Surgery and Recovery

It's just possible that I've been knitting seamless sweaters for so long that I have completely forgotten how to make flat pieces that will actually fit together.  If I ever knew how in the first place, that is (jury still out). 

The ribbing on one of my cardigan fronts was a full five rows longer than the other.  This would be the two-color, fiddly waste yarn cast on with no corresponding bind off which cannot be shortened except from the top, with a good old fashioned frogging.  Except that I was totally unwilling to tear it back, because I had completely finished that front, bobbles and shaping and all.

I had to go fetal mull it over for a day or so before admitting that there were only two choices:

Option 1:        Try to "ease" in the extra length when sewing the side seam on that piece.  I could live with this option, provided that  A.  I could keep my hand firmly held to my side at all times so as not to reveal the error, or B.   Keep moving around constantly so no one would notice. 

2.        Operate on the patient.  With no idea how to graft 2 x 2 rib, and no confidence that it could be done at all, I drank beer thought it over a while longer before arriving at my decision.

I wonder why everything always comes down to cutting sweaters with scissors in my world?  I guess when all you have is a hammer, every problem looks a lot like a nail.  I decided that while option 1. had no hope of a positive outcome (except possibly increased physical fitness), option 2. offered at least a chance of success:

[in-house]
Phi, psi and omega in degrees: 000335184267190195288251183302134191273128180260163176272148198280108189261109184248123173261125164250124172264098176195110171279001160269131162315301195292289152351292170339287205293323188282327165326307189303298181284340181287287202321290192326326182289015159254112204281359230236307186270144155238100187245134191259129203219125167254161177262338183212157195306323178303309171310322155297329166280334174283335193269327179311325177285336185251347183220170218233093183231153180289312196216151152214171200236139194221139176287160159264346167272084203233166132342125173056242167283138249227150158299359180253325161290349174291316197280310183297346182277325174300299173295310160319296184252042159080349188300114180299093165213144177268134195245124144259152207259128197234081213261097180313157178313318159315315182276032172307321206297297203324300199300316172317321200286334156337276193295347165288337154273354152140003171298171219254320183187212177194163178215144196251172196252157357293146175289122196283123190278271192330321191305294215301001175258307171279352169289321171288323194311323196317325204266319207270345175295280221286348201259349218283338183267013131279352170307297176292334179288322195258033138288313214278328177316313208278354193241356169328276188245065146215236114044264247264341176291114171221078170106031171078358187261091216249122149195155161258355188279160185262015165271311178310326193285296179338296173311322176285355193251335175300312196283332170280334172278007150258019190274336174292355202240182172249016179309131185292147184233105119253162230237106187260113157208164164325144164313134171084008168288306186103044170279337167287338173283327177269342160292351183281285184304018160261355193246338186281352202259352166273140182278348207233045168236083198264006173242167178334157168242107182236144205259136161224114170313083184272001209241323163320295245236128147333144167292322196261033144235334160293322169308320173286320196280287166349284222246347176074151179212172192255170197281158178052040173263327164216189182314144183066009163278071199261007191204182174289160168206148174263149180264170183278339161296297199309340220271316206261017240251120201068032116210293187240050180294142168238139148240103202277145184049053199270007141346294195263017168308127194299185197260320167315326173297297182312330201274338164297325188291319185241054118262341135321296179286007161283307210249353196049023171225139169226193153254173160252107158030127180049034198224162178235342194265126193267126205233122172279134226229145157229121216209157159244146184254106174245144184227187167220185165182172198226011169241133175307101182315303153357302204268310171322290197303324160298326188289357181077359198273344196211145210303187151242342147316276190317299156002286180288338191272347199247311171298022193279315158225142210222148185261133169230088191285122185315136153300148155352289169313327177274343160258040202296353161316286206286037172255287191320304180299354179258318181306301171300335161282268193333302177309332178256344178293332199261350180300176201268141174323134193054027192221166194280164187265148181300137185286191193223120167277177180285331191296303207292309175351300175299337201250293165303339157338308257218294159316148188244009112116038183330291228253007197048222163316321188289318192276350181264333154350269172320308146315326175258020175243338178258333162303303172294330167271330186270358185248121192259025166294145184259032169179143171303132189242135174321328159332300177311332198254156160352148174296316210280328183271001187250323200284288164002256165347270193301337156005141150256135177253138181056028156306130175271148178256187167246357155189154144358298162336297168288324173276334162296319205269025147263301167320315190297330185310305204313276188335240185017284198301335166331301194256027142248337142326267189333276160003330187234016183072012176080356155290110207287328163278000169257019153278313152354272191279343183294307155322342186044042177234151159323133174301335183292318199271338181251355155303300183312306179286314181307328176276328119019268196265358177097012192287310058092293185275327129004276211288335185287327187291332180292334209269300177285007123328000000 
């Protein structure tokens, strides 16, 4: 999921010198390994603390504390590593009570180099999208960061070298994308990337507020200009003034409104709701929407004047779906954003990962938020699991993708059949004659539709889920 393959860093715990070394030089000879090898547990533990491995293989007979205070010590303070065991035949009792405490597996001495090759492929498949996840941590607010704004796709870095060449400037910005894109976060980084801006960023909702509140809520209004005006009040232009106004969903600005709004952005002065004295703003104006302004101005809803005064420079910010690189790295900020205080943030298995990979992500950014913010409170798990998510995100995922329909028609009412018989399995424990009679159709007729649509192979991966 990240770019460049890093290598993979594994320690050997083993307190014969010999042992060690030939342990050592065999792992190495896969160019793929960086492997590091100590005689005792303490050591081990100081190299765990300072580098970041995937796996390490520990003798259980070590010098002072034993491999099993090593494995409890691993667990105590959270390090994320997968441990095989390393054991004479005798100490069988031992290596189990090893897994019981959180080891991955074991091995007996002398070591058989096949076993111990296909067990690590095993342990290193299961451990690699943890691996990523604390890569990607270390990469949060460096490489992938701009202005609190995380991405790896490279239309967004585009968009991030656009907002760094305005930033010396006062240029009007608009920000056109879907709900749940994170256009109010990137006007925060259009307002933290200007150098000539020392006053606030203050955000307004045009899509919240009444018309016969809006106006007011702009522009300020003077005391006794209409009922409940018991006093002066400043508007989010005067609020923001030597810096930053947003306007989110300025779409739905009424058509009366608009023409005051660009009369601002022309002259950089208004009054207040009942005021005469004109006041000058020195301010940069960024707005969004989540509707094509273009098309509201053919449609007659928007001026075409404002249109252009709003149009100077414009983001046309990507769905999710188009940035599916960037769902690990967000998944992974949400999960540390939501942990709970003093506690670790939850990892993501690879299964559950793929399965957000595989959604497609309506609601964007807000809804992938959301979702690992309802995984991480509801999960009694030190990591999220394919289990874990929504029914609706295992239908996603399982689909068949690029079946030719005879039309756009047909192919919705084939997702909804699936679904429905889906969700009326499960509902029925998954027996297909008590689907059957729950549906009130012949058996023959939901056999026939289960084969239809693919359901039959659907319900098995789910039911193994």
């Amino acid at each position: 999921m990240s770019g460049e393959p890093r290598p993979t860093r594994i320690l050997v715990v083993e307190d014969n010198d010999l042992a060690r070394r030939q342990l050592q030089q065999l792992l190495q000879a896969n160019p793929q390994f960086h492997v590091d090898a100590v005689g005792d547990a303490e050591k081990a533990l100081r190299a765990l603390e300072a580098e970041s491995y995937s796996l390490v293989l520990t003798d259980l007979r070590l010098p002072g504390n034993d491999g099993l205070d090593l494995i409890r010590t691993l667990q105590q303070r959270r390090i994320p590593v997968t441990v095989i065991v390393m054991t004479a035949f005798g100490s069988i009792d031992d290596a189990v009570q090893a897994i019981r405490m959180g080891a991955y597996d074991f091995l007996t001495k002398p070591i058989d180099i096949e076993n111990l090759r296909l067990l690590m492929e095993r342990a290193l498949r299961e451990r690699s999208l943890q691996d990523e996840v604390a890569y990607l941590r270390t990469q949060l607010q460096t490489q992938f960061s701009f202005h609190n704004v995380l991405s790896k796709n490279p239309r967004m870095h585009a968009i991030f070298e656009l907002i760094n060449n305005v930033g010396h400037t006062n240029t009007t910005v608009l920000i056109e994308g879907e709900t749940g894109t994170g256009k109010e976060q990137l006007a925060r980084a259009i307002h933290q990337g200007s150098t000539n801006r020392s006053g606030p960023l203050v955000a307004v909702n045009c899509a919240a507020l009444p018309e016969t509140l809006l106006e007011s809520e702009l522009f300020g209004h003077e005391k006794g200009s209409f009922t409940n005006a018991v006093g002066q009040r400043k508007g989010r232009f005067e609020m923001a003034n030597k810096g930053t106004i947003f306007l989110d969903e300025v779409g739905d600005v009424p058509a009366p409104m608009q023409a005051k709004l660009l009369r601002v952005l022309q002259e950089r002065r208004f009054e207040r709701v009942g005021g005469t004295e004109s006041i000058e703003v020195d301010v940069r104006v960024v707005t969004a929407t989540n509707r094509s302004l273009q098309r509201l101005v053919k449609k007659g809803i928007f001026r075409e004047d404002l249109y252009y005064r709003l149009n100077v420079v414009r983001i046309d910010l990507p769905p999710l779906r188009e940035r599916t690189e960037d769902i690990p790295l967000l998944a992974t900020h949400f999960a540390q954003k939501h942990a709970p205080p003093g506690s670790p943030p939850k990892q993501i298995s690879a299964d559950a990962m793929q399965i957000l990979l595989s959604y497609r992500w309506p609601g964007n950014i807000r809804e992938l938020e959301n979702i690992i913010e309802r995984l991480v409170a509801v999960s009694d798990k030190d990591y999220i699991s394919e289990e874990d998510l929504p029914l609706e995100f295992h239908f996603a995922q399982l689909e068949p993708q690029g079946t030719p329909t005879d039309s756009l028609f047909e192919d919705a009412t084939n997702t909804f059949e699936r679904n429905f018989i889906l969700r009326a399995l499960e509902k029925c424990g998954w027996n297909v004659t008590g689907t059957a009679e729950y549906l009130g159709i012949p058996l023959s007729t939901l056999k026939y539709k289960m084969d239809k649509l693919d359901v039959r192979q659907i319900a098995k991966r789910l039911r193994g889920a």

Always the carnage.  I don't know what's scarier: all those live stitches, or the fact that I had to turn the piece over every two stitches make the join.  For some reason, I could recreate a knit stitch with the unraveled working yarn and a tapestry needle, but I could not mimic a purled one.

I'm pleased to announce that Crunch Berries, although clinically dead for an entire afternoon, turned back from the brink of oblivion, and her prognosis is good:

The two of us are convalescing at Sock Camp, in beautiful Port Ludlow, where the sun even came out for an entire day.  She's a fighter, that one..

Keep Calm and Carry On

My new Catalytic Converter is really just the best.  You know, it's not every day that you can be required to spend so much money, and still have no visible evidence of having done it.  Every so often, I go out to the driveway and open the hood of my car.  I try to guess where my new Catalytic Converter is by looking for something that seems less dirt-covered than the rest of the stuff in there.  I can't say that I've located it, but there are definitely finger prints all over the engine compartment which make it look like something must have happened in there recently.  Of course, that forensic analysis could just as well confirm that somebody dropped a contact lens, but I'm choosing optimism.